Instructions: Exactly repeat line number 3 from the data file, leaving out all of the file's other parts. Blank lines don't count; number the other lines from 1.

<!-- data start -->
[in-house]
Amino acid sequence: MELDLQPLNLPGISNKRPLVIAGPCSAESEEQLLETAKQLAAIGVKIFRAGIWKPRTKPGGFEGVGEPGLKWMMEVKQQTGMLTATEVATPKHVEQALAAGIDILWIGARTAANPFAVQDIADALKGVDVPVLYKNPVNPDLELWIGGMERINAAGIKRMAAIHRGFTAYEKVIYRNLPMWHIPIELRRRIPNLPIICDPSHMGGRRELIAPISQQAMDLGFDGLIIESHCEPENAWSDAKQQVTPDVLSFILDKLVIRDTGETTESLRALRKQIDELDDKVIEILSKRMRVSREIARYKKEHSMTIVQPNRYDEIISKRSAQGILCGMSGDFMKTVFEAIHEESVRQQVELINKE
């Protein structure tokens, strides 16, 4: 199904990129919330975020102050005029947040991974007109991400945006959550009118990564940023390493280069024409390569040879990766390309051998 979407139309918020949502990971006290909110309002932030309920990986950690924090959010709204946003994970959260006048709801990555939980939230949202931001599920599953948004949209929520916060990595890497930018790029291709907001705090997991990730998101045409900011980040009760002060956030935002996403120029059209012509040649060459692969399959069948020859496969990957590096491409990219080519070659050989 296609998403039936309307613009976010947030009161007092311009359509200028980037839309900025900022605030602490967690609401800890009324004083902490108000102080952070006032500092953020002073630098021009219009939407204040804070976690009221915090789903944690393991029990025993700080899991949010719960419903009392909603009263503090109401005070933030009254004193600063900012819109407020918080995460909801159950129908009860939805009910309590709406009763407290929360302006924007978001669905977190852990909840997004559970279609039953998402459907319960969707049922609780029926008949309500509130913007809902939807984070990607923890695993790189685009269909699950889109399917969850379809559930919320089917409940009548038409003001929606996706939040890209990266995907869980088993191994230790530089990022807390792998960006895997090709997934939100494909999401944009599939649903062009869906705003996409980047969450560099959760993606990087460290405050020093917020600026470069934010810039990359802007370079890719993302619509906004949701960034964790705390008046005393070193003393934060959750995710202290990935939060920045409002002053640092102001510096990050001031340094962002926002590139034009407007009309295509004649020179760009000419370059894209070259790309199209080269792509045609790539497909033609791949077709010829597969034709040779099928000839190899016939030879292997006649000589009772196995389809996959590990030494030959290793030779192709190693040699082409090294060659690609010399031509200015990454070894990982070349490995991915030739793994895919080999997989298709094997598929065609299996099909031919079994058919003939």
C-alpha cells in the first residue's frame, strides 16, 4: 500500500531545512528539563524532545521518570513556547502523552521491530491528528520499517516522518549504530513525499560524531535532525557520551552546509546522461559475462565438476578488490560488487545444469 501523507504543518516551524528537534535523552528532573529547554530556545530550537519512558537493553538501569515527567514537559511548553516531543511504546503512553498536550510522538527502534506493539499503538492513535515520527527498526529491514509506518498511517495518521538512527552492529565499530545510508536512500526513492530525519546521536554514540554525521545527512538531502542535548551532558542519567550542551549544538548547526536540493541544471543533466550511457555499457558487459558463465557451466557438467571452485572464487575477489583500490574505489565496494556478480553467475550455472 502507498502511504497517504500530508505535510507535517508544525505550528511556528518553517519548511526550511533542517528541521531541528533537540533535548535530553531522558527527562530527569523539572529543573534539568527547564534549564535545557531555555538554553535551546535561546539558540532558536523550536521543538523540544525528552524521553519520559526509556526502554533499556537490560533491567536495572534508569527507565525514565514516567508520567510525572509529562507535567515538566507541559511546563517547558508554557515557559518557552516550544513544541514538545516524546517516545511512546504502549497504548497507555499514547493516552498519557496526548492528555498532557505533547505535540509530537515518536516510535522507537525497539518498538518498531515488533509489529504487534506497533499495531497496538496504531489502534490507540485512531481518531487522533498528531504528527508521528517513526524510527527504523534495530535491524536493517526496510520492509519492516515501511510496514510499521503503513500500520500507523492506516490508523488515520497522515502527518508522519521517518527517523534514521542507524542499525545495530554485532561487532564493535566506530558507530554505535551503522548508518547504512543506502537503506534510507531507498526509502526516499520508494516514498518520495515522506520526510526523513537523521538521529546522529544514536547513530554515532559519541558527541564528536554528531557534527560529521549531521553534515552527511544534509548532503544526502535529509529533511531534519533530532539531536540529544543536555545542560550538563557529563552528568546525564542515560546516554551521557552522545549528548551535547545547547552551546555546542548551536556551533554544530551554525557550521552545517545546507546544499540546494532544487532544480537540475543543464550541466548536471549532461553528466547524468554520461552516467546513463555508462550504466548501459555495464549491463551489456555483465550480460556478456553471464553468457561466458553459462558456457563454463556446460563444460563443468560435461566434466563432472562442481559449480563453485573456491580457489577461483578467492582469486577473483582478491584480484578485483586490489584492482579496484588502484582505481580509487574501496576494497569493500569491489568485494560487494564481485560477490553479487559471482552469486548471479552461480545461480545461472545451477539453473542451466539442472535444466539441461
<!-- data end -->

């Protein structure tokens, strides 16, 4: 199904990129919330975020102050005029947040991974007109991400945006959550009118990564940023390493280069024409390569040879990766390309051998 979407139309918020949502990971006290909110309002932030309920990986950690924090959010709204946003994970959260006048709801990555939980939230949202931001599920599953948004949209929520916060990595890497930018790029291709907001705090997991990730998101045409900011980040009760002060956030935002996403120029059209012509040649060459692969399959069948020859496969990957590096491409990219080519070659050989 296609998403039936309307613009976010947030009161007092311009359509200028980037839309900025900022605030602490967690609401800890009324004083902490108000102080952070006032500092953020002073630098021009219009939407204040804070976690009221915090789903944690393991029990025993700080899991949010719960419903009392909603009263503090109401005070933030009254004193600063900012819109407020918080995460909801159950129908009860939805009910309590709406009763407290929360302006924007978001669905977190852990909840997004559970279609039953998402459907319960969707049922609780029926008949309500509130913007809902939807984070990607923890695993790189685009269909699950889109399917969850379809559930919320089917409940009548038409003001929606996706939040890209990266995907869980088993191994230790530089990022807390792998960006895997090709997934939100494909999401944009599939649903062009869906705003996409980047969450560099959760993606990087460290405050020093917020600026470069934010810039990359802007370079890719993302619509906004949701960034964790705390008046005393070193003393934060959750995710202290990935939060920045409002002053640092102001510096990050001031340094962002926002590139034009407007009309295509004649020179760009000419370059894209070259790309199209080269792509045609790539497909033609791949077709010829597969034709040779099928000839190899016939030879292997006649000589009772196995389809996959590990030494030959290793030779192709190693040699082409090294060659690609010399031509200015990454070894990982070349490995991915030739793994895919080999997989298709094997598929065609299996099909031919079994058919003939």